There's a dense web of space junk in our planet's lower orbit home to the International Space Station, military and GPS satellites, and debris both manmade and extraterrestrial. In the far-fetched "Gravity," the material collides in a deadly chain reaction caused by a Russian missile strike, but in the real world, U.S. Strategic Command prevents catastrophe by accurately predicting the objects' flight paths.
Or at least, they try.
Each object is a different shape and creates a unique "drag" through the upper atmosphere, which is a vacuum by terrestrial standards but is nonetheless not-quite-empty space. Complicating matters further is that the atmospheric density can vary wildly due to solar flares and coronal mass ejections (CMEs) that occur 93 million miles away on the Sun. And that's why Moore's POPACS were born.
Three 10-centimeter Polar Orbiting Passive Atmospheric Calibration Spheres hitched a ride Sept. 29 aboard an unmanned Falcon 9 rocket that SpaceX launched from Vandenberg Air Force Base in California. The spheres weigh 1, 1 ½ and 2 kilograms and will orbit the Earth for 10, 12 ½ and 15 years, respectively, while students and scientists record their activity. Because they are perfectly round and lack the geometric complexities of, say, a space station, the orbs should provide simple data with which to judge the effects of a stormy Sun.
Moore isn't the only person with Utah State ties involved in the project. Former USU master's student David Yoel is CEO of American Aerospace Advisors, which cut and polished the spheres and filled them with bismuth shot and commemorative sand from early U.S. rocket launches. And Planetary Systems Corporation founder Walter Holemans, another USU master's grad, built the box (or technically, "canisterized satellite dispenser") that successfully ejected the three spheres into space. He didn't charge Moore for his previously Earthbound design "I needed to prove that this dog could hunt."
POPACS won't have profound meaning for communications satellites, which are farther out in what is called geosynchronous orbit, meaning they take a day to orbit the Earth. Currently POPACS are orbiting Earth every 100 minutes. But before anybody launches a low-orbit military or GPS satellite, they'll want assurances that it's not going up there to be destroyed when something else comes floating along.
"And floating is the wrong term," said Tremonton resident Tyler Allred, who shoots astrophotography from his backyard observatory and pitched in to separate POPACS from the rest of the junk. "Most of these things are moving really fast many, many times faster than a bullet."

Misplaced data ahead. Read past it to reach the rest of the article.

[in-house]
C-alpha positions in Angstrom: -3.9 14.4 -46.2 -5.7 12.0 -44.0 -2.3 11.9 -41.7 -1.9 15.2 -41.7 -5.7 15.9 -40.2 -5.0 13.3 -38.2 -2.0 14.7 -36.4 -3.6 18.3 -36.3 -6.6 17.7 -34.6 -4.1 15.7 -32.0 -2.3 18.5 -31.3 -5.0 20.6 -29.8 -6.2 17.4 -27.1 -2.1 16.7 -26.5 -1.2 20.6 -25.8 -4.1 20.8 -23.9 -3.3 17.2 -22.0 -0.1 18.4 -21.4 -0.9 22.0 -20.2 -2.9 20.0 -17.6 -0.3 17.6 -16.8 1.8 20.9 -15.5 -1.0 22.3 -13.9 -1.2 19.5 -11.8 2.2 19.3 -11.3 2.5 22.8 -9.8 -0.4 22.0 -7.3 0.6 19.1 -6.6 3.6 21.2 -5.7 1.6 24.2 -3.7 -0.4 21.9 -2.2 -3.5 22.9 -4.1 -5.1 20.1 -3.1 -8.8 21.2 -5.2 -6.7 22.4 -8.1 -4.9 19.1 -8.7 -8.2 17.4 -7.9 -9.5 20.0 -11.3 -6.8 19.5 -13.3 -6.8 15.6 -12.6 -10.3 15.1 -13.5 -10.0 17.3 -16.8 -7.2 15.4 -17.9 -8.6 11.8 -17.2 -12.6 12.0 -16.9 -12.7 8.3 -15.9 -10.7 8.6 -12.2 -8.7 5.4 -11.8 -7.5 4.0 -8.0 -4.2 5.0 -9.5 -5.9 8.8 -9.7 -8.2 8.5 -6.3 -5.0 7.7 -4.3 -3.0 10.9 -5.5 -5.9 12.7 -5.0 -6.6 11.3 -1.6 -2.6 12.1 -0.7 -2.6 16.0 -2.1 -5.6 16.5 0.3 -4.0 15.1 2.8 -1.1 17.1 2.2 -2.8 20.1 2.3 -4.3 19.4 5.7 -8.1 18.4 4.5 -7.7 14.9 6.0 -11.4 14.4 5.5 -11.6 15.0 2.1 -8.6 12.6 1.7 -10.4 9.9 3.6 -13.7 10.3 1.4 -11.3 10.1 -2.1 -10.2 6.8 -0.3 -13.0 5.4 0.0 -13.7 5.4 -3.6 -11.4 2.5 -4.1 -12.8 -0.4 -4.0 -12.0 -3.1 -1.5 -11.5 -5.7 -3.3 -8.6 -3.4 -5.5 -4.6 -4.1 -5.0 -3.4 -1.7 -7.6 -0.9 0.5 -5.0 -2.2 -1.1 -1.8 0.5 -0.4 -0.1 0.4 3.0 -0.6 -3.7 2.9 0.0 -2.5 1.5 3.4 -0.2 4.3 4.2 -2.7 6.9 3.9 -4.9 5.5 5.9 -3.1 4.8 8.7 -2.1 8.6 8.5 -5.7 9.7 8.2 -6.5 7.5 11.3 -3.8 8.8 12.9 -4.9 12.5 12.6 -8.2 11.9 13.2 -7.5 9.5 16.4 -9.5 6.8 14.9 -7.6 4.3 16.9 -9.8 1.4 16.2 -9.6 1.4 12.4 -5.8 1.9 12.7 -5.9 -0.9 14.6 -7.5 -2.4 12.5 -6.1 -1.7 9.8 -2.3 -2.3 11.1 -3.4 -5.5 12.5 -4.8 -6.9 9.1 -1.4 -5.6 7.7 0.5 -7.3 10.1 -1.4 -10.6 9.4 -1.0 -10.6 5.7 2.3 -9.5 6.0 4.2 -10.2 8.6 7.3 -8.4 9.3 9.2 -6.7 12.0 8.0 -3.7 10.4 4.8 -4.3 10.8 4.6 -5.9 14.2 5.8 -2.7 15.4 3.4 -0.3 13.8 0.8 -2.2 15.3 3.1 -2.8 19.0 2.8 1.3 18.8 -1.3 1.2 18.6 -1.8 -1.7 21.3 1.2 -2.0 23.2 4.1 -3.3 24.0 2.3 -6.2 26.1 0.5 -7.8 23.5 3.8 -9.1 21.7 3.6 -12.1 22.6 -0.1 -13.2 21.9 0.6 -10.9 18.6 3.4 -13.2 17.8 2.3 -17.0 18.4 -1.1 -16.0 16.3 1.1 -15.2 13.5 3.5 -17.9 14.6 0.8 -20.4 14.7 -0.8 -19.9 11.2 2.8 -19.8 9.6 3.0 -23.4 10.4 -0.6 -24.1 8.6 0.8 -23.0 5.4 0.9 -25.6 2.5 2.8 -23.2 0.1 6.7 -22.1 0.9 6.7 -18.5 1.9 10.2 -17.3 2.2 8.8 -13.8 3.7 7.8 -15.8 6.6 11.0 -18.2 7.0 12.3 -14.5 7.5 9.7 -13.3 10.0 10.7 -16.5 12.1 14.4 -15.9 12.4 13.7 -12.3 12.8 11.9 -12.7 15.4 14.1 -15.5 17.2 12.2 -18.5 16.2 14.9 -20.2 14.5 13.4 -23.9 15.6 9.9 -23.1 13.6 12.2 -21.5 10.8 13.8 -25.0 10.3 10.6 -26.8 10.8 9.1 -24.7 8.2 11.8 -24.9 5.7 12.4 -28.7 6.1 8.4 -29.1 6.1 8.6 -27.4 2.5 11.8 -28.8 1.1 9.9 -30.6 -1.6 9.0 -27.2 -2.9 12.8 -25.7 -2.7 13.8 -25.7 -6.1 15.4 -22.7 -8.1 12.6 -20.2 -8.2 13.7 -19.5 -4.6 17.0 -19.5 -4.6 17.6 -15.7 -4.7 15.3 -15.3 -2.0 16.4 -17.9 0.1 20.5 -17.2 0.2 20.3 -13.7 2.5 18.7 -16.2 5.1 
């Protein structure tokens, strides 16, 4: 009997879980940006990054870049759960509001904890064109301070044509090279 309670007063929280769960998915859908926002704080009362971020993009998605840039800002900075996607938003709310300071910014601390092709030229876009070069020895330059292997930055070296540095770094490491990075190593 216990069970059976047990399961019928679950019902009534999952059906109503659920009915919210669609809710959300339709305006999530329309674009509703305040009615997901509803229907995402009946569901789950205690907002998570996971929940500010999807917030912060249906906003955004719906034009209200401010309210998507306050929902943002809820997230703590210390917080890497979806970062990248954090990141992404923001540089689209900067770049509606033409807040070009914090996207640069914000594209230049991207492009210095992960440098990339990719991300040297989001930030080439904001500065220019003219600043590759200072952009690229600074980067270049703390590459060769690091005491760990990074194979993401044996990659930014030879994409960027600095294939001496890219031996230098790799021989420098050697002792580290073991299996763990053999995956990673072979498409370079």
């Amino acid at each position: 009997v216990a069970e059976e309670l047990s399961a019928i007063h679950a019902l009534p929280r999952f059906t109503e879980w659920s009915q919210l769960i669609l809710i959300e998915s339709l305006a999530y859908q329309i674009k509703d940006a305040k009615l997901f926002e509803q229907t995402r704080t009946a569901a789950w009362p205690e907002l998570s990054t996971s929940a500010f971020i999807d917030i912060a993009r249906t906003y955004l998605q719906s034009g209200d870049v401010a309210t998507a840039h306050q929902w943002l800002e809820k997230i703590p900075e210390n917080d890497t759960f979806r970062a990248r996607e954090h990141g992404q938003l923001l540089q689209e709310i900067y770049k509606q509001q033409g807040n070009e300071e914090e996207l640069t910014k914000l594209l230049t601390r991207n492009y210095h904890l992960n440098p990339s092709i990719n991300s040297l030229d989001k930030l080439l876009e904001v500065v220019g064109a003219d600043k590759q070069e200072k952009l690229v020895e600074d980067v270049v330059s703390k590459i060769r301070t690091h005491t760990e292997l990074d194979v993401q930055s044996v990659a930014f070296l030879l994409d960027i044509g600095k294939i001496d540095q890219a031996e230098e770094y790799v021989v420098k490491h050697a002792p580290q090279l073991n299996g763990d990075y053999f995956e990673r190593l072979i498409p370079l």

(See for yourself how hectic it is with software that Allred uses. Exhibit A and Exhibit B.)
The spheres will each get as close to Earth as 316 kilometers and as far as 1,488 kilometers, eventually settling in a circular orbit of 316 kilometers and burning up. Their orbit will be roughly polarized to cause the spheres to pass through what are known as auroral zones known to the layman for the remarkable nighttime light shows of aurora borealis and aurora australis but significant to POPACS because of their high concentration of ionized solar particles. University students the Aggies' Get Away Special space research team among them and U.S. Strategic Command will track the objects and measure the effects of solar events on their orbits.
If satellites continue to populate the upper atmosphere without accurate predictors, Holemans says, the consequences may not be Hollywood-worthy, but it might lead to a "runaway problem." People in the space industry "could find ourselves out of a job," he said, barred from the void by a layer of spinning debris.
Moore enlisted NASA's help for POPACS' predecessor, 19-inch disco balls dubbed Project Starshine that were hauled into space on a shuttle and then tracked by children worldwide as they flashed through the night sky. This time it wasn't so easy; Moore spent 10 years searching for a POPACS vector before he eventually reached a square deal with the private SpaceX, helmed by PayPal founder Elon Musk.
Told that the eventuality described by Holemans seems mighty dire and asked why his project wasn't greenlighted sooner, Moore said he's not sure.
"I've always asked the same question," Moore said. "'Why isn't everybody anxious to put up my satellites to do this work?' It's taken me 10 years to get these suckers up there, so all I care about is that they're there, finally."